I think we can all agree that spending $5k on a watch would be a bad choice for YOU. You've listed the reasons you might purchase a watch, and have decided an expensive genuine Rolex is not for you. That's fine. But what if someone has different criteria than you do? What if they appreciate the history of the particular watch, or are intrigued by the mechanical movement inside, or...whatever?

I mean sure, a replica antique car LOOKS the same on the outside. Heck, you can even drive it down the road. Ok, The materials that went into making it may not be the same quality, but it LOOKS the same, at least for the next few years. The engine is completely different, but who cares? Well, SOME people care, and some don't. That's fine with me.

One last question (for now). Who would you think more highly of, a person who buys an item because it's flashy and will impress people, or someone who buys the same thing because they value it for what it is?

GuitarStv

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Re: To buy a Rolex or not to buy a Rolex: that is the question
« Reply #32 on: November 27, 2014, 06:48:26 AM »
Who would you think more highly of, a person who buys an item because it's flashy and will impress people, or someone who buys the same thing because they value it for what it is?

Well, they're both idiots, but one of 'em has an extra 4975$ in the bank . . . so I'd have to lean towards the former.  :P

Buying something for it's 'history' is pretty dumb IMHO.  Make your own history with the things you use regularly.  There are much cheaper watches with mechanical movement that you could buy if you were actually interested in that.

We've already established that the watch doesn't have value as a timepiece (as it's outperformed by the cheapest watches sold), only as a piece of jewelery.  The Rolex bracelet is designed to look a certain way, that's it's only real function.  We've also established that only an aficionado would be able to tell the difference between it and a knock-off . . . so they basically look the same.  That leaves . . . obsession with a brand name as the only real reason to own a Rolex when you break it down.  Triumph of marketing I guess.

NumberJohnny5

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Re: To buy a Rolex or not to buy a Rolex: that is the question
« Reply #33 on: November 27, 2014, 02:01:10 PM »
We've already established that the watch doesn't have value as a timepiece (as it's outperformed by the cheapest watches sold), only as a piece of jewelery.

Value is subjective. Let's say, GuitarStv has established that the watch has no value as a timepiece. One can value the fact that a purely mechanical movement can be so accurate. Or the design of the movement (same as appreciating a car engine for more than the fact it makes the car go from A to B).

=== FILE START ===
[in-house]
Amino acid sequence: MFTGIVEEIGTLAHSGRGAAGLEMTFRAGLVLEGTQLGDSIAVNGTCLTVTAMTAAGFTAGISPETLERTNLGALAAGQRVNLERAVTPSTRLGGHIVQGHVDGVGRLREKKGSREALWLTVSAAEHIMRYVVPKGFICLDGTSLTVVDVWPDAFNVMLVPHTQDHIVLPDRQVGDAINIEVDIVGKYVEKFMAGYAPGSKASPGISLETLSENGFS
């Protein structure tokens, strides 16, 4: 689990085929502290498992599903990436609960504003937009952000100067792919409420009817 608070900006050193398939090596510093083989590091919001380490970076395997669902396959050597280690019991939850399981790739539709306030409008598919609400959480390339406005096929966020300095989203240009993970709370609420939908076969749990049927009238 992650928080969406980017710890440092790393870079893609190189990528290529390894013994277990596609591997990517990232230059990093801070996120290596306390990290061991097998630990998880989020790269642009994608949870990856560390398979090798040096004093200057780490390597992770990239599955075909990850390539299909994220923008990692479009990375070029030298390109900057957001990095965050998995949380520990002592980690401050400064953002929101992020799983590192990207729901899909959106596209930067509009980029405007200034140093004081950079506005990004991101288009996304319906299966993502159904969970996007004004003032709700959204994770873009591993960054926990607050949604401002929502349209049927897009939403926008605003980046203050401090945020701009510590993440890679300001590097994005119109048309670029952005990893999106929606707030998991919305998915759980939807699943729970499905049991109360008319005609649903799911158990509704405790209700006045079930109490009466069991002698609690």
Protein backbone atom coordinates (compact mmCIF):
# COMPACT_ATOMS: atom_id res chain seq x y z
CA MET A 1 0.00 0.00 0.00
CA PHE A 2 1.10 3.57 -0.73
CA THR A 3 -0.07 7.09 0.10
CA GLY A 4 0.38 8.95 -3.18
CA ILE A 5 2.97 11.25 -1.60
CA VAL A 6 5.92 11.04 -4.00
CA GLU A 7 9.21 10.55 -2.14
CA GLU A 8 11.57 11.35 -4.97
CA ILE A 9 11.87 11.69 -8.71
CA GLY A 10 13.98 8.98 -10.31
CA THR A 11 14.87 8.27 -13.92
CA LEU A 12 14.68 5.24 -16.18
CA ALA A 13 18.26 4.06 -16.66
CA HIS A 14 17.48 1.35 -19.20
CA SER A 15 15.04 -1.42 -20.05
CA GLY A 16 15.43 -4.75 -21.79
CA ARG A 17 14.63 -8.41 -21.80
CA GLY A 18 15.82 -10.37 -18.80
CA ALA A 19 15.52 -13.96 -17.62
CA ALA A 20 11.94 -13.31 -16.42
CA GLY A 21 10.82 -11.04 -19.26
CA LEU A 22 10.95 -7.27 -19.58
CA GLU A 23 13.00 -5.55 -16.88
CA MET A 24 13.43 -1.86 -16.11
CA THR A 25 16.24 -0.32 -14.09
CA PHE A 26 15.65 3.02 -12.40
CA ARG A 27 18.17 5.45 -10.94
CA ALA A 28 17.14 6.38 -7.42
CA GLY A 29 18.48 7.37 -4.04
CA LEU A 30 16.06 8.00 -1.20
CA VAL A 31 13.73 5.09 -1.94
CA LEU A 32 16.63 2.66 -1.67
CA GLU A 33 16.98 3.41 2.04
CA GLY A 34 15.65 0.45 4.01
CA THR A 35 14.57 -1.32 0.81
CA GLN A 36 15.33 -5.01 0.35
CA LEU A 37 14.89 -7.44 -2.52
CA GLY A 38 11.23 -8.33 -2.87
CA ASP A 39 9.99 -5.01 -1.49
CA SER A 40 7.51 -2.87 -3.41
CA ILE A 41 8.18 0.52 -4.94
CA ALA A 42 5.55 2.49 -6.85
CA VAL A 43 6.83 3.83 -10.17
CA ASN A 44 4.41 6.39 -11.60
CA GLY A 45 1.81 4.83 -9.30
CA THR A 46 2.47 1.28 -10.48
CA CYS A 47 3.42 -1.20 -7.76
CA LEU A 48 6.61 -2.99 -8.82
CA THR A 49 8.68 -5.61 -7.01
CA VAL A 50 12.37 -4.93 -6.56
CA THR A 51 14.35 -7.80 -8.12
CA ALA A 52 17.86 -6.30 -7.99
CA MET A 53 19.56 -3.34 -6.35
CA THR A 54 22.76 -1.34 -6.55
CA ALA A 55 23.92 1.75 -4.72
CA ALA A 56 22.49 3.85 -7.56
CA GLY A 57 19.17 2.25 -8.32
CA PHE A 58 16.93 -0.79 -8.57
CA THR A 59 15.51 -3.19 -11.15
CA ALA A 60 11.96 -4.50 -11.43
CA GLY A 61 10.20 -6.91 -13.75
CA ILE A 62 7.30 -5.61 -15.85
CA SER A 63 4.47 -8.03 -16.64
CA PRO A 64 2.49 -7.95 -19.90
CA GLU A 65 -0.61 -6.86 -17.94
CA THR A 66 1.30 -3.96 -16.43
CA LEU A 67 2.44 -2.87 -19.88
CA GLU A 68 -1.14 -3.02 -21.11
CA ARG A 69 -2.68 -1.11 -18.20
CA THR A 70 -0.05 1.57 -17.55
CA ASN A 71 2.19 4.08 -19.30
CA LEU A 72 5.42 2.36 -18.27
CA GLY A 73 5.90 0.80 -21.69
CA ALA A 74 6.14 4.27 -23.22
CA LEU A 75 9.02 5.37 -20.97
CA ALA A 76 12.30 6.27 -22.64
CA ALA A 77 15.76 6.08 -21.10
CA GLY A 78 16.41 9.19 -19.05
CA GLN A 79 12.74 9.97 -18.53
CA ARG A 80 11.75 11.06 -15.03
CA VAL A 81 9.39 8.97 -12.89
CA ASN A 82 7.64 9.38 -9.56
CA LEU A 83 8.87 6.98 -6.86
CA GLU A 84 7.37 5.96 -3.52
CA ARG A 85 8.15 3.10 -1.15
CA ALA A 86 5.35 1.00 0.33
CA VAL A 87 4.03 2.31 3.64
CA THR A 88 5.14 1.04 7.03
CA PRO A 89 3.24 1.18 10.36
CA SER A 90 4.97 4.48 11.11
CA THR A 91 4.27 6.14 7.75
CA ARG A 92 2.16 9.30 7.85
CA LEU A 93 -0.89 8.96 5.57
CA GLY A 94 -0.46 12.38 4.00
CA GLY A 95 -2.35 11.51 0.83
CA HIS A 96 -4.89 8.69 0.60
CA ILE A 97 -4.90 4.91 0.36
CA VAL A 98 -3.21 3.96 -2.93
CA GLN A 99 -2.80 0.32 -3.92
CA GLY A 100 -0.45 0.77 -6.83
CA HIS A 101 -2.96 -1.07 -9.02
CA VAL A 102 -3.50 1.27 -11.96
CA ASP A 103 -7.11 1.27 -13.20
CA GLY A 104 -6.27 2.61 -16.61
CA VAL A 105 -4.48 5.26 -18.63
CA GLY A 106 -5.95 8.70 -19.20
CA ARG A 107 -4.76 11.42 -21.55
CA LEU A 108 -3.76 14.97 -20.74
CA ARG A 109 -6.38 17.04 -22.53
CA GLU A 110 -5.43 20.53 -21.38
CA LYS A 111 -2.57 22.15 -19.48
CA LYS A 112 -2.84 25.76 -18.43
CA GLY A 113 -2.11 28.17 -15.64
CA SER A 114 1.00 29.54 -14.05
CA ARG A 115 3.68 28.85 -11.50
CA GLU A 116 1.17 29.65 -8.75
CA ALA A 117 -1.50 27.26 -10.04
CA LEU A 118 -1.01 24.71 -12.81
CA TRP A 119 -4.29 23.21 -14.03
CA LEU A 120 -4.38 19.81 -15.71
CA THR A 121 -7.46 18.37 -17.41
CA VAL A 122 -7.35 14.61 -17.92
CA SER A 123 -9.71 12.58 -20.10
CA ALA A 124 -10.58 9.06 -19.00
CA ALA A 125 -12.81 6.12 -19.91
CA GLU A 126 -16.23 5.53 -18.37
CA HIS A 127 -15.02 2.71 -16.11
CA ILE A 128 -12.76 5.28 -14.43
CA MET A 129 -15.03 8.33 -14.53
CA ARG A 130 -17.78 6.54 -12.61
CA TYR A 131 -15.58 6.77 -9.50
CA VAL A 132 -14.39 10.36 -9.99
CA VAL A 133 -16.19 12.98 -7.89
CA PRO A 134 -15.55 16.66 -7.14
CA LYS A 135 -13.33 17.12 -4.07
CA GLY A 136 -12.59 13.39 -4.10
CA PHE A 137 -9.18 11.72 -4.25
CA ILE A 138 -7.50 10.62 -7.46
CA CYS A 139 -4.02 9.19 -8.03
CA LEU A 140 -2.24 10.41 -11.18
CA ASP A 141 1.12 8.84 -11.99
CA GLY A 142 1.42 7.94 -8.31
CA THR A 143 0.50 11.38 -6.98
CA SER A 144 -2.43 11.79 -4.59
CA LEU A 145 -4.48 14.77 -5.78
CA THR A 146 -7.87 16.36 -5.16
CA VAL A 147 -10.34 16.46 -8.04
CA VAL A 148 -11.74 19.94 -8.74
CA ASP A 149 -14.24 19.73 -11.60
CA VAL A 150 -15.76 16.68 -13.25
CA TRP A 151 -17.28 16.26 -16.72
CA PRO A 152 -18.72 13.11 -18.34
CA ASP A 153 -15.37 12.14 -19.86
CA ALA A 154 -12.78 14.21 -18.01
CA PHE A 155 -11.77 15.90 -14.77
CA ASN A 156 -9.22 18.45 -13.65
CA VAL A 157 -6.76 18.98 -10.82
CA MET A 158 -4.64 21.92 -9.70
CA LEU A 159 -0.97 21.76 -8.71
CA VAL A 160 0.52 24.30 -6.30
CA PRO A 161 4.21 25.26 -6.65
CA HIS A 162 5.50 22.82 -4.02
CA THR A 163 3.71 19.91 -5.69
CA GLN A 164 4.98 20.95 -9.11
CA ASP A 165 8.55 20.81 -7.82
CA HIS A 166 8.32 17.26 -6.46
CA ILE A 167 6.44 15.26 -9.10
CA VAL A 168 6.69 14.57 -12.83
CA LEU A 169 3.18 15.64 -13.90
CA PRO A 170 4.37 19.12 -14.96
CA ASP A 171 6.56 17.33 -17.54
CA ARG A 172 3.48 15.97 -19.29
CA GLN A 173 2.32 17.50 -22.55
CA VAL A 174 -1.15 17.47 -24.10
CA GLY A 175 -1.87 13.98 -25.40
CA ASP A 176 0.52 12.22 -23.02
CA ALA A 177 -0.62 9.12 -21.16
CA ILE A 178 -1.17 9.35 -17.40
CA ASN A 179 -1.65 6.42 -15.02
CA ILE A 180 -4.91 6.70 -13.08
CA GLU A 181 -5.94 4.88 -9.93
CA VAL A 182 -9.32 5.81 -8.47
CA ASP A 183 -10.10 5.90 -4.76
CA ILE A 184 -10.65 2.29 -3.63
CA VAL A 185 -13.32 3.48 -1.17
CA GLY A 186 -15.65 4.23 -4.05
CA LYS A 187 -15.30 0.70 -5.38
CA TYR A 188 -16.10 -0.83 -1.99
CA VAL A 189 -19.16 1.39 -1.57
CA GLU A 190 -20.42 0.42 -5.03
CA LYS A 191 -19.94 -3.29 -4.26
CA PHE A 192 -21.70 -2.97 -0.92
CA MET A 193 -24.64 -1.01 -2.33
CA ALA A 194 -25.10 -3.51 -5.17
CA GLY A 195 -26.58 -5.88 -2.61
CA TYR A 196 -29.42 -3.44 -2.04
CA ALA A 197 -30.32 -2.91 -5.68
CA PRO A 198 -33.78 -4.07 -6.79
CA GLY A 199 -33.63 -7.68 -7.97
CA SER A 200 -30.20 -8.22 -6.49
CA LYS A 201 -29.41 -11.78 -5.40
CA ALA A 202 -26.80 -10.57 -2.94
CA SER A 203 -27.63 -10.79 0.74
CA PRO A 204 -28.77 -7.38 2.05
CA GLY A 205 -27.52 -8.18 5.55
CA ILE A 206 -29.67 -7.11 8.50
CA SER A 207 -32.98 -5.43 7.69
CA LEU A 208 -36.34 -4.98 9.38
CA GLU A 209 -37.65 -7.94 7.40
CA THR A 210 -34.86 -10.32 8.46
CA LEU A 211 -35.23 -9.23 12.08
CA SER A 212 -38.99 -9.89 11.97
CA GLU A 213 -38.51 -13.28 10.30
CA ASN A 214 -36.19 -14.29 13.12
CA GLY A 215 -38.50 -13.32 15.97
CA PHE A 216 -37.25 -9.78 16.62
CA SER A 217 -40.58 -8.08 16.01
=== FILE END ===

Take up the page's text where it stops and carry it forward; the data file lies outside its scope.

Hope you don't have a problem with men wearing jewelry :)

That leaves . . . obsession with a brand name as the only real reason to own a Rolex when you break it down.  Triumph of marketing I guess.

A reason? Sure. The main reason for many? Perhaps. The ONLY reason, nah.

I just think it's silly to mock people here because of what they want to buy.

"Dude, do you know where you're posting, it's the Antimustachian Wall of..."

Yeah, I know. This is the place for stories that are the very antithesis of frugalness. Stories like:

Guy has to choose between lottery tickets and rent, gets evicted.

Woman begs family for grocery money, then books trip to DisneyWorld.

Coworker shows off her new Mercedes, then laments how she'll never be able to retire.

NOT stories like:

Guy has no debt, a healthy emergency fund, and a maxed out Roth IRA. Thinking about spending $5k on something he values. No story here. We need to conserve our strength, the shopping season is upon us.

GreenTurtle

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Re: To buy a Rolex or not to buy a Rolex: that is the question
« Reply #34 on: November 27, 2014, 02:20:35 PM »
J5, stop being so rational!! 

I don't tend to spend much time on the forums because the "one true way" (and MINE is the one true way) attitude that is so pervasive here.  Unfortunately I think that sort of thinking is actually rather opposed to what I see as MMM's message of optimizing your current life and eliminating waste, with a nice side-effect being... freedom from work!  However, as a multiple watch owner I guess I've finally been goaded into weighing in.

Once people aren't doing stupid things like buying lotto tickets or iPhones instead of providing for their dependents and securing their own future,  optimization is all about utility... isn't it?  I happen to feel that I get plenty of utility out of my collection, so I have it.  Others disagree and wear a $10 drugstore watch or nothing at all, and that works for them... fine by me. 

For me, MMM's message has always had a healthy dose of "think for yourself" - isn't that sort of the genesis of all this?  Break out of the consumer sukka drone mold?  Why break out of one mold to find yourself trapped in another? 

luigi49

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libertarian4321

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Re: To buy a Rolex or not to buy a Rolex: that is the question
« Reply #36 on: November 28, 2014, 05:44:47 AM »

Because looking identical and functioning identically are very different things.

Okay.  So slap the $29 Rolex-looking knock off on your wrist for snob appeal (which is, after all, the primary "function" of a Rolex) and carry a $10 digital watch in your pocket (which will keep time better than a $10,000 precision engineered mechanical Rolex).